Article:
Generally considered Nathanael West’s masterpiece, Miss Lonelyhearts is an intense indictment of the false promises of twentieth century America. Originally, West had envisioned writing a novel in the form of a comic strip, and this idea is evident in the use of brief chapters with illustrative titles. The novel, as with all West’s novels, is concerned with identity through dreams. The Christ dream is a key theme in Miss Lonelyhearts.
As the novel opens, Miss Lonelyhearts, the young male writer of a newspaper advice column, can no longer ignore the misery of his correspondents and obsessively pursues some sort of control or order in life. The fraudulent guarantees and false dreams offered by religion, by nature, and by the media only lead to terrible destruction. Miss Lonelyhearts dies locked in an embrace with the disabled and impotent Doyle, one of his correspondents.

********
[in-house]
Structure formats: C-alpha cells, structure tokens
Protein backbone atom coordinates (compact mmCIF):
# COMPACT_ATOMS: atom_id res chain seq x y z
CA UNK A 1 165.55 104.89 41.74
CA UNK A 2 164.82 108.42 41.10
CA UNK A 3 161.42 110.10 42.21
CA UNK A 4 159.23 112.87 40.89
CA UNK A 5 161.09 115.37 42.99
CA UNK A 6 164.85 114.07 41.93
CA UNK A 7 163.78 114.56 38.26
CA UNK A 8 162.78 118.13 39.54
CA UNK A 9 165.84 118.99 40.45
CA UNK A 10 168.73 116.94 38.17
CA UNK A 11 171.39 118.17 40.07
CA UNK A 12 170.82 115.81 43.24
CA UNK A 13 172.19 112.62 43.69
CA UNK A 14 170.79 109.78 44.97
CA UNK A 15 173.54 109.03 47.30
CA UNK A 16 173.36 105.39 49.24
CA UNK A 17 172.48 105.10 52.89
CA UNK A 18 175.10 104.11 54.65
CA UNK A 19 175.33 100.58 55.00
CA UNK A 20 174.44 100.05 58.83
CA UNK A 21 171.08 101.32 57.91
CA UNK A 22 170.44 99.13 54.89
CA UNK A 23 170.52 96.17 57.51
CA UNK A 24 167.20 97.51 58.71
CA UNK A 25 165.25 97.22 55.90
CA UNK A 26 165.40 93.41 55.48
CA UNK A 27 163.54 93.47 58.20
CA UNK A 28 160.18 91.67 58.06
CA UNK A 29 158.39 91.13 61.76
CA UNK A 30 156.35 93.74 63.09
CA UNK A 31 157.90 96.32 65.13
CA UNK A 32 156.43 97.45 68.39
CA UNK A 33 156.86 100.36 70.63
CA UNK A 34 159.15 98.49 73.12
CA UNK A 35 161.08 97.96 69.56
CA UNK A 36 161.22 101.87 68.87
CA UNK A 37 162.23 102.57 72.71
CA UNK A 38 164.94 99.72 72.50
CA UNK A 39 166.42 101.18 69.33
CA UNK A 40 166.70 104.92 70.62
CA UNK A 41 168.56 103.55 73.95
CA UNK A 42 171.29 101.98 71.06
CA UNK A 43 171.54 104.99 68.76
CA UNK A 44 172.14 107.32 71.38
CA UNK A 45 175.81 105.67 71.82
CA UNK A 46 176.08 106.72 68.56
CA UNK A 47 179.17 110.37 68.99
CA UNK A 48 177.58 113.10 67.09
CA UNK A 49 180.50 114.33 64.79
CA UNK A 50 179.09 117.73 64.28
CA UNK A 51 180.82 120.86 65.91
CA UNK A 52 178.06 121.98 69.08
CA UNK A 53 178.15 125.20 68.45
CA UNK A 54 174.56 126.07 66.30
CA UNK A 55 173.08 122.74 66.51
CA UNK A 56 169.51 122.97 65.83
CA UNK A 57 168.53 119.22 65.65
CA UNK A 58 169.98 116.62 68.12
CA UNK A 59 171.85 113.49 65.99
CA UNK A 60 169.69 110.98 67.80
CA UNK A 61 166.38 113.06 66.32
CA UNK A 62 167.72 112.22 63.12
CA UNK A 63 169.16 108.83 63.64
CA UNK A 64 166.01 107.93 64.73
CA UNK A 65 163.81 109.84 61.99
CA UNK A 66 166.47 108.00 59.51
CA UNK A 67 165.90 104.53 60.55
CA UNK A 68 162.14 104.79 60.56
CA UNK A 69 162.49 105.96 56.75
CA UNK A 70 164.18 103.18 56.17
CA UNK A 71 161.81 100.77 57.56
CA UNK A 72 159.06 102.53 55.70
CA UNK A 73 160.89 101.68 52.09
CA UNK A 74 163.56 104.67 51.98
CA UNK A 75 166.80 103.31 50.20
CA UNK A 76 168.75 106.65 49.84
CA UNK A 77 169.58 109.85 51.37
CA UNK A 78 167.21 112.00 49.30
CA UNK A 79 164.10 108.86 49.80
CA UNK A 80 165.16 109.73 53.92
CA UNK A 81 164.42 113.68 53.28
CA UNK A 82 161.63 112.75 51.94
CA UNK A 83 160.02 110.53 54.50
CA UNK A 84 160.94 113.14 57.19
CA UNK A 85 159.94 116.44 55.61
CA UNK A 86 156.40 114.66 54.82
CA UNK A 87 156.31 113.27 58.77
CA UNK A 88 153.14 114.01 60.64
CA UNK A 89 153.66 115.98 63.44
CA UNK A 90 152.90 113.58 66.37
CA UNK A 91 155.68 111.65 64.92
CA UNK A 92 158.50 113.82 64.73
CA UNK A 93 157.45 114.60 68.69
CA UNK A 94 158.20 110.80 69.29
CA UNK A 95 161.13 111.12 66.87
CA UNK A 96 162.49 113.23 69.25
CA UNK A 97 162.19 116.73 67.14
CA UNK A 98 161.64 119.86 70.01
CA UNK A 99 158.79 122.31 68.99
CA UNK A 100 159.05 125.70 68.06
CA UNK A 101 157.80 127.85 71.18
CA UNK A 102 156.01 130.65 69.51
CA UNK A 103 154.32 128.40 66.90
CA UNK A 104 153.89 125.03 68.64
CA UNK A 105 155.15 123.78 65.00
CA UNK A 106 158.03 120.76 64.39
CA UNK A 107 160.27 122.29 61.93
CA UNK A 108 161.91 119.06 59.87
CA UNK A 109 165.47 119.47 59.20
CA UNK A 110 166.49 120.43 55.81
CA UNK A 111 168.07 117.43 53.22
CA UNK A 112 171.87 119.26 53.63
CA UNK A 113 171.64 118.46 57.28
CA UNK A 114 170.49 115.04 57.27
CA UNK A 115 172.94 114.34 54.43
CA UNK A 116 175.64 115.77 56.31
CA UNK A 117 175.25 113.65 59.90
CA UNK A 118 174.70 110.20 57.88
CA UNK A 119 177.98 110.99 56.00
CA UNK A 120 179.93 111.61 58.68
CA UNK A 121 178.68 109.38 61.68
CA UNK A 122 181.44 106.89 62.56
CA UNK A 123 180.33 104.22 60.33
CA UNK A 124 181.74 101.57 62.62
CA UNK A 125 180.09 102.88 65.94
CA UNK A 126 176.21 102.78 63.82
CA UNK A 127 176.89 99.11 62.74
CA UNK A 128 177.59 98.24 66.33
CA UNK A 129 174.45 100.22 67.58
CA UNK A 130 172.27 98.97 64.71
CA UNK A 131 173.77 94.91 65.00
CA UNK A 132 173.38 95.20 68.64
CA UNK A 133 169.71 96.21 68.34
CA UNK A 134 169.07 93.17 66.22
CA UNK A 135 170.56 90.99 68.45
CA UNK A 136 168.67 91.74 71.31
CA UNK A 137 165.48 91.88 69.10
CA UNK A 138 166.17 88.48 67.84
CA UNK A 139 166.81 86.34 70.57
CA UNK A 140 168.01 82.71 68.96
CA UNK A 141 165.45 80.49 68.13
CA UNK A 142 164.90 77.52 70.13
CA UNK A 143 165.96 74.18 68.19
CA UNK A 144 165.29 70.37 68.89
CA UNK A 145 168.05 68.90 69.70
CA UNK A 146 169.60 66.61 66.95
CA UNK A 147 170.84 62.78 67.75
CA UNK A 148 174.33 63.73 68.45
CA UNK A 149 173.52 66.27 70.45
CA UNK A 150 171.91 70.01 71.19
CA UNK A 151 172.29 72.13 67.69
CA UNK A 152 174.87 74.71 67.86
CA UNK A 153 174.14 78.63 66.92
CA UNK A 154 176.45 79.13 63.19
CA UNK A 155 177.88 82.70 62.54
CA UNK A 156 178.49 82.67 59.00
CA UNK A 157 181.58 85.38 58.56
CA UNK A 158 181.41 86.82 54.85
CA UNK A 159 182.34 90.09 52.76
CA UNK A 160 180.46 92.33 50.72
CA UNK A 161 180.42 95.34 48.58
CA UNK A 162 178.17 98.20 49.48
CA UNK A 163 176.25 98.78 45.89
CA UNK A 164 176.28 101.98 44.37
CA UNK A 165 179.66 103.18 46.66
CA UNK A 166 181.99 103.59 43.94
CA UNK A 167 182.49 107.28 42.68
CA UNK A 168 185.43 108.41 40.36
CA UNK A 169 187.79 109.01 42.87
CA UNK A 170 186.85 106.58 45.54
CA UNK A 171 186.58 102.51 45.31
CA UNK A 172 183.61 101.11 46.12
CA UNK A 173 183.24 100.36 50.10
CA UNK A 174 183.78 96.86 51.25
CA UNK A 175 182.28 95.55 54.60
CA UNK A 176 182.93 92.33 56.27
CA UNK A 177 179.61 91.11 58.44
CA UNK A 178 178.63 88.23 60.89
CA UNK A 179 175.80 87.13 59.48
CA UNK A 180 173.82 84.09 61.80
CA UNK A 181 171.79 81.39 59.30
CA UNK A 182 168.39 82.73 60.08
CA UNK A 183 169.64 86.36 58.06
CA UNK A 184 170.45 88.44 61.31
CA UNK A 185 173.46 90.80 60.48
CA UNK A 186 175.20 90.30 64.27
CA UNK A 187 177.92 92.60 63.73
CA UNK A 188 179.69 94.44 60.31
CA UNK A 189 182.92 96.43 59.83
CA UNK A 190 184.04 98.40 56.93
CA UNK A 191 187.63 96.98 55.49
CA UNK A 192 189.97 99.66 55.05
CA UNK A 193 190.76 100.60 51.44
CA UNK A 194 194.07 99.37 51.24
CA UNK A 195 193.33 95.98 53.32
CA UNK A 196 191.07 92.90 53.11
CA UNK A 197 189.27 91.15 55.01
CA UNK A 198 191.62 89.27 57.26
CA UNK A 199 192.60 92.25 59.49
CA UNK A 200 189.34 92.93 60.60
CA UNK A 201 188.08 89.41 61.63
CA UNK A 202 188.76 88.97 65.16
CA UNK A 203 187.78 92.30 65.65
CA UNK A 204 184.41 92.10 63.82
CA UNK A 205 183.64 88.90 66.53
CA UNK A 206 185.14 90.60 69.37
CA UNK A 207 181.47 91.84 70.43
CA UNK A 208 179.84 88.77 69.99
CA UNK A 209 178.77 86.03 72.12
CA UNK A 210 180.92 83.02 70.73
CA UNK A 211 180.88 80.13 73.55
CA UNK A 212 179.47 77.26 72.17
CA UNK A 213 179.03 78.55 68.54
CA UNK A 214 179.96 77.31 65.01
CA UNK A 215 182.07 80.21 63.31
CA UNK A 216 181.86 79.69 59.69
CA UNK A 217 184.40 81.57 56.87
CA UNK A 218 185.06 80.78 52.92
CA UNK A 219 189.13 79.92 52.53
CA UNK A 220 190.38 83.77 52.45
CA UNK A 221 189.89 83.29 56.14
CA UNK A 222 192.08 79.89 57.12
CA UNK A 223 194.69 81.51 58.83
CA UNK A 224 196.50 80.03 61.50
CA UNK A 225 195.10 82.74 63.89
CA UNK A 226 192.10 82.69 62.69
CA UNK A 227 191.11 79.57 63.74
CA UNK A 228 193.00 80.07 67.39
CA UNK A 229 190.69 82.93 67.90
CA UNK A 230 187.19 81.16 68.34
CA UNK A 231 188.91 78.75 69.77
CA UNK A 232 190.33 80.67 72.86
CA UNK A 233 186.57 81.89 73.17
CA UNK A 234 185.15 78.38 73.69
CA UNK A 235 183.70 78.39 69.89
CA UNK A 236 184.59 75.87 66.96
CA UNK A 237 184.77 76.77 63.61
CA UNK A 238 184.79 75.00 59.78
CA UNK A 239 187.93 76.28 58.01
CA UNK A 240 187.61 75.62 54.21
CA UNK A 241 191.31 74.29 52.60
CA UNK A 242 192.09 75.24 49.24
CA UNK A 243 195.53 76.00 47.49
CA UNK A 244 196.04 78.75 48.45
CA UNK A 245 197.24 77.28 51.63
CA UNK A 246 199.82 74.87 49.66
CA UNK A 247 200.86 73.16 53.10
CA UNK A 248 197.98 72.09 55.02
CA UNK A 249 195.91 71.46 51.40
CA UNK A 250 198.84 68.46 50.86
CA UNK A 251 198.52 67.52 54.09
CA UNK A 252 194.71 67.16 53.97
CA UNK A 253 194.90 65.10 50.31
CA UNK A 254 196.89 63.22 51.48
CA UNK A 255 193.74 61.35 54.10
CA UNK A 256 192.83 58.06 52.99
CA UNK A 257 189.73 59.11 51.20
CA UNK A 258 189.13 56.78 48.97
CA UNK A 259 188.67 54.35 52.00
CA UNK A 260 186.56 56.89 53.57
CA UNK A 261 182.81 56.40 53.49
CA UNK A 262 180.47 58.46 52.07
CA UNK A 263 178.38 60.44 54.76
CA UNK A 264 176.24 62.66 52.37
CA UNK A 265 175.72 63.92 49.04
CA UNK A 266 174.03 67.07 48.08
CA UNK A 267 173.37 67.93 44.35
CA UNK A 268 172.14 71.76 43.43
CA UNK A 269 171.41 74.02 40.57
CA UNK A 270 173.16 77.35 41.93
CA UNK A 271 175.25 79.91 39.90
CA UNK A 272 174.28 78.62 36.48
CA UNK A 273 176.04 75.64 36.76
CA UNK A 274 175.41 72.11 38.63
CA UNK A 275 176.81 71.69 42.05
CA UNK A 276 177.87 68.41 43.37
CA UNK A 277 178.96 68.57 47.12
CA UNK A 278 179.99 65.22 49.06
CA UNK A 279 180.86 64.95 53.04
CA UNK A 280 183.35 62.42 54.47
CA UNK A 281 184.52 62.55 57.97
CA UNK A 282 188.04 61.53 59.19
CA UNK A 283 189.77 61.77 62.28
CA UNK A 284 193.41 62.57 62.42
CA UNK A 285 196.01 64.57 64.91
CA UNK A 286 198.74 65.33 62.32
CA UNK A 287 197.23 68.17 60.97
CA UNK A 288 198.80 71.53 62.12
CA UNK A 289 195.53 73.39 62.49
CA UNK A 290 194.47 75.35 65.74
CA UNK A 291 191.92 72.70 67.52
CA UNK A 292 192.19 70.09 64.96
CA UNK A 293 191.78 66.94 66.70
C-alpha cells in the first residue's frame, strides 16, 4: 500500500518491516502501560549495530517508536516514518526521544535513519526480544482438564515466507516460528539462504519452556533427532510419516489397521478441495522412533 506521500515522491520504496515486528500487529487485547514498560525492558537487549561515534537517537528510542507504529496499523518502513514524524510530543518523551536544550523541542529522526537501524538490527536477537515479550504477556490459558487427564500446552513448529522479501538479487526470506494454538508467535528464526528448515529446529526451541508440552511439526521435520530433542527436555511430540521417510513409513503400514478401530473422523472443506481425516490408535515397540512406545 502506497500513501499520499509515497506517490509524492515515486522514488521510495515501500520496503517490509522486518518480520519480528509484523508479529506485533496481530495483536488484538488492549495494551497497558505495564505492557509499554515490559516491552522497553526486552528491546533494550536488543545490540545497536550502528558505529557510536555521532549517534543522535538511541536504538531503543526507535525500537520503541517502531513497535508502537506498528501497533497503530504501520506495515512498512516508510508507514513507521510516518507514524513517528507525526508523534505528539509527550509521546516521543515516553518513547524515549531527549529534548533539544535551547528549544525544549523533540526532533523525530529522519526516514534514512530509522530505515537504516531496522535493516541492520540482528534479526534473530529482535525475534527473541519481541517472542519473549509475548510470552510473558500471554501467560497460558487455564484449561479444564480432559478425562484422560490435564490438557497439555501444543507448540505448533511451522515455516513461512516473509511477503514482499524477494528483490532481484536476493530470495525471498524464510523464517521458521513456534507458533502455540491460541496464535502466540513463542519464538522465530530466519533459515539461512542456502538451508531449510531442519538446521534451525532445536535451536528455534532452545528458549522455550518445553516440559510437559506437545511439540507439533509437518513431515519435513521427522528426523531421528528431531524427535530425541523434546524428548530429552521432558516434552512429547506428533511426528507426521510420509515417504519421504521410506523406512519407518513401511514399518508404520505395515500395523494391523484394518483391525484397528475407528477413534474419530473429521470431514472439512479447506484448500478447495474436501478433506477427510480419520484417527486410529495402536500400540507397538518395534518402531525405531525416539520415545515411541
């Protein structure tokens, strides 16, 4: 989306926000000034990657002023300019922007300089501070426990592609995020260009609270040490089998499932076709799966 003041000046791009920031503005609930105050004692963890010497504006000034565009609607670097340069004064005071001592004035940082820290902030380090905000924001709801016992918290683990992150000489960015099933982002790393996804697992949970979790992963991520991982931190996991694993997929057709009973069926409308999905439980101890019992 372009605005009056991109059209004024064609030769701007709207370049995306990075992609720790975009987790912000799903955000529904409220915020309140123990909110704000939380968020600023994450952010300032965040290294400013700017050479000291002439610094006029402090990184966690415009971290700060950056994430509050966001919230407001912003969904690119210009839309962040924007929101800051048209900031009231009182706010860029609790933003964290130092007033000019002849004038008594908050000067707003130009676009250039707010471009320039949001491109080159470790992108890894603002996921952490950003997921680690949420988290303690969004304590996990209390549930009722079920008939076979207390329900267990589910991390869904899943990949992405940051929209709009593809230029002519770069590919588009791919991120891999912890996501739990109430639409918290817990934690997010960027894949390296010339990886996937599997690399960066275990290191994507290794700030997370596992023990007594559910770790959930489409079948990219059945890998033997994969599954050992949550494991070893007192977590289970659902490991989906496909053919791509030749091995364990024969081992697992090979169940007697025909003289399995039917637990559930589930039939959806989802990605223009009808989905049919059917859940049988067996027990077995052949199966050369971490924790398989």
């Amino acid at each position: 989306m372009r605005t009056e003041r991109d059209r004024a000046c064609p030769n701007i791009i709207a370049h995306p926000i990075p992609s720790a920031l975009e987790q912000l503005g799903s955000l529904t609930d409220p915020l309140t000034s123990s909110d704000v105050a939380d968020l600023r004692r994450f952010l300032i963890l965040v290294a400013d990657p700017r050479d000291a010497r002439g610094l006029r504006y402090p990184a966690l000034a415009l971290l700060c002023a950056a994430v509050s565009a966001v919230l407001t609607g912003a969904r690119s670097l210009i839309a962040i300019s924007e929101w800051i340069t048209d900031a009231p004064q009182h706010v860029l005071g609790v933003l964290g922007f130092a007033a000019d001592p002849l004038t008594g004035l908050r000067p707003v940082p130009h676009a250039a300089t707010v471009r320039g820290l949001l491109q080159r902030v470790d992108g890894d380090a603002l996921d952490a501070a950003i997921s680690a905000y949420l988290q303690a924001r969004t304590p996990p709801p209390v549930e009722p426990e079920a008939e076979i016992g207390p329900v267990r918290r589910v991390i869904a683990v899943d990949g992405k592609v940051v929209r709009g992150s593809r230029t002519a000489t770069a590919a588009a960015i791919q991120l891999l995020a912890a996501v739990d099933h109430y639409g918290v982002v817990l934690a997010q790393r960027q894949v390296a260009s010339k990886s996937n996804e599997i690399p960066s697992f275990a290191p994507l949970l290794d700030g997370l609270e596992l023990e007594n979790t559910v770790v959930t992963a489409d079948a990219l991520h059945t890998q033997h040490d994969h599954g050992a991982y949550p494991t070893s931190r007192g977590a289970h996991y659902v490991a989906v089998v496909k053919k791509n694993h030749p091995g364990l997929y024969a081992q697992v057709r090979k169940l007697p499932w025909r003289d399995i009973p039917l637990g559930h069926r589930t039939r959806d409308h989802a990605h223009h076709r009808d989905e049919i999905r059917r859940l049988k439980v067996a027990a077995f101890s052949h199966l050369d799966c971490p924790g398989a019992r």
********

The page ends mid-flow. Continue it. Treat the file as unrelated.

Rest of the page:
The grotesque characters in the novel are represented as nonhuman symbols. The editor Shrike’s name is that of the bird that kills its victims by spearing them on thorns. His name is also similar to the word “shriek.” Shrike’s endless caustic speeches impale Miss Lonelyhearts in his quest for Christ-like compassion. Shrike’s wife Mary is represented by breasts, but rather than nurturing, the breasts are teasing. Mary hides a medal in her cleavage and flaunts her breasts as she discusses her mother’s terrible death from breast cancer. Betty,...
(The entire section is 417 words.)